I find it fascinating that so much of the food we eat shows almost no resemblance to the food our grandparents ate.  I distinctly remember my grandfather lamenting the demise of the bananas he grew up on, and it turns out, it wasn’t just the ramblings of a funny (and totally awesome) old man. The Gros Michel banana was nearly wiped out by a fungus in the 50s, so very few of them exist now.  So now we eat the Cavendish variety, which is just as susceptible to a wide-spread wipe out since they are all genetic clones.  Fascinating.

Rumor has it that the fake banana flavoring we know today is based upon the Gros Michel banana. And one of my favorite guilty pleasures is banana flavored runts.  So it makes me very curious about it.  And is it really known as “Big Mike” or is this a funny add-on in Wikipedia?

How do I get my hands on a Gros Michel banana?

And please… no more Red Delicious… it’s Honeycrisp season afterall!

 

Decoy: Peking Duck Dinner

10 Sep

One of my all time favorite things to eat is a Peking Duck meal.  Especially when I get to share it with friends. When that duck is cooked especially well, and the skin is crispy and the meat is succulent, and the hoisin sauce and pancakes and scallions and cucumbers all do the dance of love in my mouth… that’s heaven. I really enjoyed our meal at Peking Duck House in Chinatown a few years ago.

We have a friend who enjoyed Peking Duck as much as I do (maybe even more?) so when I saw that The Infatuation wrote very favorably about Decoy, a place I had been wanting to try, I quickly emailed my Peking Duck-loving friend and we made ourselves a double-date for the following weekend.

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The Peking Duck Dinner is a wee bit on the pricey side at first blush at $65 (woah… just went to the website and looks like they upped it to $78!). But let me tell you… if I could get that much flavor and food and awesomeness out of every $65 (or $78) I spent, I’d be a happy (and stuffed) person.

The Duck Dinner came with 4 small plates, 2 main dishes, and 1 fried rice or side dish.  Plus the duck, which came with duck consomme shots, 10 pancakes, and 3 sauces. And it all came with homemade pickles, decoy chips, and a few extra holes on your belt.

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The chips came out first. I am pretty sure they were fried fish skin of some kind but I don’t remember exactly. I just remember eating them and enjoying them. (And the restaurant was great about avoiding my allergy, peppers, throughout the whole meal)

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Then the pickles, which had a number of different items to choose from, including pickled pineapple.

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Our first selected small plate was Katz’s pastrami triangles.  Very enjoyable, but when you have something like Katz’s pastrami sandwich already being at the pinnacle of the dish, I say don’t mess with it.

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We then had dumplings, though for the life of me I cannot remember which kind they were!  They were good.

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And then the meal began to really ramp up. This was Sweet Potato Noodle Salad topped with Uni (it came with a $12 supplement charge).

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I loved this dish. And this was a few weeks before I had the epic uni experience of Nakazawa.  Usually restaurants are stingy with the uni, but Decoy piled it on and it was deeeelicious. The sweet potato noodles had a nice chew to them that gave the uni something a bit more dense to play off of.

 

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Our final small plate was the grilled wagyu beef pieces, marinated with fresh washabi. Now I don’t really love wasabit… but this steak was one of the best pieces of meat I have ever put in my mouth (yup… I said it).  It was tender and flavorful and just all over spectacular.  This was one of those dishes that as each of the 4 of us split it, I silently wished I were selfish enough to just pick up the entire dish and run down the street with it in hand just to make sure I got to eat every last morsel. (I didn’t… I could not deprive my friends and husband of such awesomeness)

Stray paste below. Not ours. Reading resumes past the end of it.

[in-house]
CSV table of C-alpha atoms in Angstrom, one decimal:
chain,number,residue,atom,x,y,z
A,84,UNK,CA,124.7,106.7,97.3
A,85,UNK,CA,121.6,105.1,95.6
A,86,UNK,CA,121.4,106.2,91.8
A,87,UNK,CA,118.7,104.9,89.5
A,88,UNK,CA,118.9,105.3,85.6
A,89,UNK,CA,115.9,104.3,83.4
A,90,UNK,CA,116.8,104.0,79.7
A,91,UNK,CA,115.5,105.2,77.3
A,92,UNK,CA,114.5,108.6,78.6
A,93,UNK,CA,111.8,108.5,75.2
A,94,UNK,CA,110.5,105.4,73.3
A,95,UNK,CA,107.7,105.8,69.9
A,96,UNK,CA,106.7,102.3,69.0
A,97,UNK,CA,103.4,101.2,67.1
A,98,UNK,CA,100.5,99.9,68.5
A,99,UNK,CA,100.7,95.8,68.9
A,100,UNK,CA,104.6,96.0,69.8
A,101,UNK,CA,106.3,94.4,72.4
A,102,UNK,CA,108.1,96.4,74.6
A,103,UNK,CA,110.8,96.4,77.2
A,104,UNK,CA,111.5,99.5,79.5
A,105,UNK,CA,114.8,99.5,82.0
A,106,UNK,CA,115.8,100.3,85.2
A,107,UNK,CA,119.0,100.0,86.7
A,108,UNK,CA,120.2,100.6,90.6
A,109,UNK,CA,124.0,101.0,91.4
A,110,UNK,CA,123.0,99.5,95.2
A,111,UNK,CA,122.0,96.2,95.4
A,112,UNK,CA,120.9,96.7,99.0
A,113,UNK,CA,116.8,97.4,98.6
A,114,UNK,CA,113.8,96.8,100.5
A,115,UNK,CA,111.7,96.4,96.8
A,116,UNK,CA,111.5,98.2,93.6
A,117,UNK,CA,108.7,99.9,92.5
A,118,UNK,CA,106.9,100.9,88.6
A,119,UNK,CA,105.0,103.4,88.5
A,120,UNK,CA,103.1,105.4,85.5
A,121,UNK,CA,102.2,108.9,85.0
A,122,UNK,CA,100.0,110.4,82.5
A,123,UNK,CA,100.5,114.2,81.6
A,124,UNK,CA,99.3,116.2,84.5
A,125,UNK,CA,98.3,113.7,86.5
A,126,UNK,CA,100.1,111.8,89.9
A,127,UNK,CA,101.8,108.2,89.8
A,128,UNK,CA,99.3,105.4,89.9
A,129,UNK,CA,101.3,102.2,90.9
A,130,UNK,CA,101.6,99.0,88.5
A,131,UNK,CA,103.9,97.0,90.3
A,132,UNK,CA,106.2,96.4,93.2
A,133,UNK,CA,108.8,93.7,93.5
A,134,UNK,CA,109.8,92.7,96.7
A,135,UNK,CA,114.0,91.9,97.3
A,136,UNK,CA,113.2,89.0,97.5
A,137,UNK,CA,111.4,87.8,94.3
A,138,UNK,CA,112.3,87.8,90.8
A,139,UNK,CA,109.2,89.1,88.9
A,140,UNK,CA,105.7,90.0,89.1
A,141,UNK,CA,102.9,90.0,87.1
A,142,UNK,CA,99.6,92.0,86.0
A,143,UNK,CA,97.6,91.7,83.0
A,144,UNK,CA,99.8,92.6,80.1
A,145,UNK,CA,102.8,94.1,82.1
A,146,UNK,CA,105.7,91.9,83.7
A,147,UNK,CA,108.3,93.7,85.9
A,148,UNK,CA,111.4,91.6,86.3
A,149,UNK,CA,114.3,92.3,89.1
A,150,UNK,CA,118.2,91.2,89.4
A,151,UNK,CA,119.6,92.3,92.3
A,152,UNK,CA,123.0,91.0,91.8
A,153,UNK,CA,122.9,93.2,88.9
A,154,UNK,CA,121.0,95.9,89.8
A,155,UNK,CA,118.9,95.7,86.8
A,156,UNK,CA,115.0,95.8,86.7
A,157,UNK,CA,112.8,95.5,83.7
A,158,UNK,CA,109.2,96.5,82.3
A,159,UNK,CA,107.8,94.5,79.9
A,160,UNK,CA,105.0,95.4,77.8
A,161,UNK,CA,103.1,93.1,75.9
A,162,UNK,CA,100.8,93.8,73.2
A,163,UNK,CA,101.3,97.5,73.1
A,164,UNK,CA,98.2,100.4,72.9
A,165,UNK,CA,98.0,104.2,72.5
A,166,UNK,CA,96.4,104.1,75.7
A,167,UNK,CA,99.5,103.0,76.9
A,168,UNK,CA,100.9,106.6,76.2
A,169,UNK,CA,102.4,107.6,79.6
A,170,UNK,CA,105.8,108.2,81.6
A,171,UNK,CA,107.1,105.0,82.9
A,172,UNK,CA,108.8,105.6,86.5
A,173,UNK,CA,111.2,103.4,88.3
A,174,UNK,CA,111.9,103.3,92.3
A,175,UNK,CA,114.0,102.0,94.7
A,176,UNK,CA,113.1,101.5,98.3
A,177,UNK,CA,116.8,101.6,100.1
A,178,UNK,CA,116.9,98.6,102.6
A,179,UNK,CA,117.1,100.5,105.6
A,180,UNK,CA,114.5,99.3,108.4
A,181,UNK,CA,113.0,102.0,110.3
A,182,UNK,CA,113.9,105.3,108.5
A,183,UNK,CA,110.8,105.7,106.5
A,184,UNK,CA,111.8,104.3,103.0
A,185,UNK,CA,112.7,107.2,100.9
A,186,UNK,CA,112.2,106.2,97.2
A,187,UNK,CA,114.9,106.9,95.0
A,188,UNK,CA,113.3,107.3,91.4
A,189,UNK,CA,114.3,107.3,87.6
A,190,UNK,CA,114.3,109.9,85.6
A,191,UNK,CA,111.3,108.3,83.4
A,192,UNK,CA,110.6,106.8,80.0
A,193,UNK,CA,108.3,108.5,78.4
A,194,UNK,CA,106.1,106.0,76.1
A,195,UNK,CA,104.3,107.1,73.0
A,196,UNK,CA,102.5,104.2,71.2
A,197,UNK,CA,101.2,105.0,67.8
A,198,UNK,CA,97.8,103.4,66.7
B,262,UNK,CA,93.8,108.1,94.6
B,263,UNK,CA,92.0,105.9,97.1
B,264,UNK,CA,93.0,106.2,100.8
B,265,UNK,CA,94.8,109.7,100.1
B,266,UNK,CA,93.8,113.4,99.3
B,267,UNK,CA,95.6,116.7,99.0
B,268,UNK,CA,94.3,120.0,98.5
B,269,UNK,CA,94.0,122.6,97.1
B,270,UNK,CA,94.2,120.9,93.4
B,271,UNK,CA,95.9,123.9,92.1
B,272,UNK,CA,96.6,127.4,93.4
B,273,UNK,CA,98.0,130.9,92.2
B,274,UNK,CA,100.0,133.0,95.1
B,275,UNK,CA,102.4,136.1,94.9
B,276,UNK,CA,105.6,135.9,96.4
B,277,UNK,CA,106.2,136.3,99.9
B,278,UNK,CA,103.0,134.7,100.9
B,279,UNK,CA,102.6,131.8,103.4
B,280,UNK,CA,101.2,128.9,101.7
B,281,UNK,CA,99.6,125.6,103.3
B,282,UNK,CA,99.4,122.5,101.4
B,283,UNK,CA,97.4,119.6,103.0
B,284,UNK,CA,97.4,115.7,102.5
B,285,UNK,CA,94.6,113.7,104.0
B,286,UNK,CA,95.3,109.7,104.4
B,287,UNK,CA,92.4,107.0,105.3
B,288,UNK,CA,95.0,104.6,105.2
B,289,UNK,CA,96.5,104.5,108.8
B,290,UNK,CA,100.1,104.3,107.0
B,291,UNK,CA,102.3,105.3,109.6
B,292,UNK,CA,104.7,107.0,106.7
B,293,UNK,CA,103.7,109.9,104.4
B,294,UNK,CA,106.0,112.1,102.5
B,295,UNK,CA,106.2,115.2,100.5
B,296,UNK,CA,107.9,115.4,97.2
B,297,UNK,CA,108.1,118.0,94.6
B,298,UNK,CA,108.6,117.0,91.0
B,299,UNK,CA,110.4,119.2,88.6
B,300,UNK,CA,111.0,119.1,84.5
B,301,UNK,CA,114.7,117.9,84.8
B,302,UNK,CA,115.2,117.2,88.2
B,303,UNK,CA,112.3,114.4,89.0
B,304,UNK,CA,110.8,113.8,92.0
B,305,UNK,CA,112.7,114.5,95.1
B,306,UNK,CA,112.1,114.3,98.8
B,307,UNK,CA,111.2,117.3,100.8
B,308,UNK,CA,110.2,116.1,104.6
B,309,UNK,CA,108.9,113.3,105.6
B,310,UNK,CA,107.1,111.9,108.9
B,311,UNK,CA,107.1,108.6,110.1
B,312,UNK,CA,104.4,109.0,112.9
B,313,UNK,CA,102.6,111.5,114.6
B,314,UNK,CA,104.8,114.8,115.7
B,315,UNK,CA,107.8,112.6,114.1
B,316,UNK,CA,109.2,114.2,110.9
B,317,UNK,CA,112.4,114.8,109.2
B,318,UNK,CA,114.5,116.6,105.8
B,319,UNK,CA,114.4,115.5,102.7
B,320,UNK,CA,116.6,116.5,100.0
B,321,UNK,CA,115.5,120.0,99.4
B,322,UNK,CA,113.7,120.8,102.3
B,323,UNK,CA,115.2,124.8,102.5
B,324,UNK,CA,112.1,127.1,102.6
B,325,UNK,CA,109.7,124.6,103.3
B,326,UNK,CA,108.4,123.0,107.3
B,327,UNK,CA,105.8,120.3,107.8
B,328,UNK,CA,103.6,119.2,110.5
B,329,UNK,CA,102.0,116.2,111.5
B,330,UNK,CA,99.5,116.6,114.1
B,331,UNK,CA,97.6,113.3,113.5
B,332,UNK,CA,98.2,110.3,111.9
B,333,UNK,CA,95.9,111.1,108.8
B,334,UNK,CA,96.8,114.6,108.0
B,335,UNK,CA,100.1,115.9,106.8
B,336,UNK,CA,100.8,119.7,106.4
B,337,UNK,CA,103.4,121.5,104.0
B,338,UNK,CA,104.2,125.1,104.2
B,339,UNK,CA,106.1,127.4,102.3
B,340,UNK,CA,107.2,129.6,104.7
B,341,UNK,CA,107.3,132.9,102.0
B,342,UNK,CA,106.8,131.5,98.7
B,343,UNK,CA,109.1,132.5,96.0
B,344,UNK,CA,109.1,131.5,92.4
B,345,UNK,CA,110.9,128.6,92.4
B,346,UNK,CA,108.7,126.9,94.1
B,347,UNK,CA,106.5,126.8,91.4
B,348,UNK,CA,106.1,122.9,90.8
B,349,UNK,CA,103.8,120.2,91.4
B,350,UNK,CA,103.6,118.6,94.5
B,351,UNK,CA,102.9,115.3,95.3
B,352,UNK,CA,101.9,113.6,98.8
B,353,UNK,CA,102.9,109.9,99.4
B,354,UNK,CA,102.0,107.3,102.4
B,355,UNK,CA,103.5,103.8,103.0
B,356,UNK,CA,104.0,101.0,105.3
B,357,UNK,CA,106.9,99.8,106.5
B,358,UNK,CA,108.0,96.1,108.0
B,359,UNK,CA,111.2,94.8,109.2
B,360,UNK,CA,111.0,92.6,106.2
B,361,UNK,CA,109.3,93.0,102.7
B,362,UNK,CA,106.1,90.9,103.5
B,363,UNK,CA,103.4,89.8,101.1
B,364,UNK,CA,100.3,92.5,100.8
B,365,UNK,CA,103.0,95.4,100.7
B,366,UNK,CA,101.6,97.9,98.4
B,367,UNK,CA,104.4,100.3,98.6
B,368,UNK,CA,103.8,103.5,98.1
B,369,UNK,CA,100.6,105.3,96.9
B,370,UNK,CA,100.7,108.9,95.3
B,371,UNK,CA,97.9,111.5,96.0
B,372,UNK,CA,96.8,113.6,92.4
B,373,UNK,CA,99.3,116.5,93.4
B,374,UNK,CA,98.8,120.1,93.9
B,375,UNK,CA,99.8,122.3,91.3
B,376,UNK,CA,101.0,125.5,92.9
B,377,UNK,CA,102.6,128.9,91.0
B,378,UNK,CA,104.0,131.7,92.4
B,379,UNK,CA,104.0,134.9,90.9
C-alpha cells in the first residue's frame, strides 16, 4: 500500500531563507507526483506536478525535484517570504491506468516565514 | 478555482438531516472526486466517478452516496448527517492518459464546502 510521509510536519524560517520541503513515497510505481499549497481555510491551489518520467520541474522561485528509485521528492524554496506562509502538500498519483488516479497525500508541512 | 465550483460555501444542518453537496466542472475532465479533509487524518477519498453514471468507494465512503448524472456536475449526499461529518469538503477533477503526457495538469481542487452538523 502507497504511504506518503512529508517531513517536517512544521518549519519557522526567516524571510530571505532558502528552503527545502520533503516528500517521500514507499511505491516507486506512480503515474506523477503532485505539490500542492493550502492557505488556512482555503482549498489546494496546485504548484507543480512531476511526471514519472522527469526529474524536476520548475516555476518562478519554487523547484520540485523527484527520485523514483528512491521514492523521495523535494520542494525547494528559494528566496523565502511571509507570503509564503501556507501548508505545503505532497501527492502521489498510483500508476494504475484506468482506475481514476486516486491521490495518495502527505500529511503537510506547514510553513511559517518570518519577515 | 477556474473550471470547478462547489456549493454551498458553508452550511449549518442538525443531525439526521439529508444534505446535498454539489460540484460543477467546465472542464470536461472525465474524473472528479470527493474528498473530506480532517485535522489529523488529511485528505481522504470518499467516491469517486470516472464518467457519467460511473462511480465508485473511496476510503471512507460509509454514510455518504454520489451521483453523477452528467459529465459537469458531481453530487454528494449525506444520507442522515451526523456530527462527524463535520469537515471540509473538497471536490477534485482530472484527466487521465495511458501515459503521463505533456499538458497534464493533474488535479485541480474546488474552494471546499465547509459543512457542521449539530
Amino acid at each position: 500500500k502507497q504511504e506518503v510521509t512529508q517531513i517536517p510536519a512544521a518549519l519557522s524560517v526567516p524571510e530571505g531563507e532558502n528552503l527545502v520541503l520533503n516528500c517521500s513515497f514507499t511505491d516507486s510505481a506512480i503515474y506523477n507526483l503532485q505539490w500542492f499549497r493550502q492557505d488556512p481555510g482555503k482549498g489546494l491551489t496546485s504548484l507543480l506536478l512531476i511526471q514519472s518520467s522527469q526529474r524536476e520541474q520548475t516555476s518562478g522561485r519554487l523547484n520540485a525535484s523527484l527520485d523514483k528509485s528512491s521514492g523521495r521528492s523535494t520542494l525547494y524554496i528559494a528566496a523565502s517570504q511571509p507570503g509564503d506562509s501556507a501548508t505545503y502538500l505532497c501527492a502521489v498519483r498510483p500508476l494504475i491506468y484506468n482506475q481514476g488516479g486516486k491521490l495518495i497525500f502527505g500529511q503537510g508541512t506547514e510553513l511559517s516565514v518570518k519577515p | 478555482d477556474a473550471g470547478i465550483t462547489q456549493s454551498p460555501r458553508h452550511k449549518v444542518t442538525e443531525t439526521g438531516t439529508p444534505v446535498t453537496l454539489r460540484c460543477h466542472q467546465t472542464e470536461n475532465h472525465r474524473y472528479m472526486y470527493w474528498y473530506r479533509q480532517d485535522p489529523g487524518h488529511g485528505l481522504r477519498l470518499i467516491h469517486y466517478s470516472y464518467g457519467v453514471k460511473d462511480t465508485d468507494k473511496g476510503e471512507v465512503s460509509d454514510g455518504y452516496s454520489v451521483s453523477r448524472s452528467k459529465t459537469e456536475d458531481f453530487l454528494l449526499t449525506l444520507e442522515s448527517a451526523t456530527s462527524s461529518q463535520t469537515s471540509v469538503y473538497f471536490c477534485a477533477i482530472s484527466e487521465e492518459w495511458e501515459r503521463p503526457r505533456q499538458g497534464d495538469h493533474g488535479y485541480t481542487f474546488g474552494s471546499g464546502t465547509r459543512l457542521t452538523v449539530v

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And then… out came the duck

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With 3 dipping sauces.

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And you think I remember what they were? HA!  Though I kept going back to the more classic hoisin.

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And an incredible picture of the pancakes.

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And lest we forget about the duck consomme shot!  We started with this as a palette cleanser, of sorts, to get us ready for the big duck adventure that awaited us.

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And then we dug in.  Each component of the dish was perfect, with the addition of crispy leaks and some lovely pearl onions to add to the classic other components.

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For our side, we went with soft and crunch vegetable fried rice.  It had goji berries on top!  A really, really great side that went quite well with the duck.

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And as if that was not enough, we still had 2 main entrees to go!

 

First, lobster with wide rice noodles ($10 supplement).   This was very delicious, however, it was covered in sauce which made for the most impossible shelling of the lobster.  We were at a communal table and I was really expecting to launch my lobster claw across the table in an effort to get out every morsel.

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And our last dish of the evening, the marinated and grilled Creekstone rib steak ($10 supplement).  Another amazing fete in beefery.  This melted in my mouth.  Not QUITE as good as the appetizer steak, but still an excellent execution of an excellent dish.

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I was really impressed with our meal at Decoy.  I felt like we absolutely got our money’s worth (even with those supplements and even with the increased cost on the new menu) and it was a great, fun meal to share with 3 other food lovers.  I think I may just need to take a trip back to get my hands on that steak appetizer again though.

Total Nom Points: 8.5 out of 10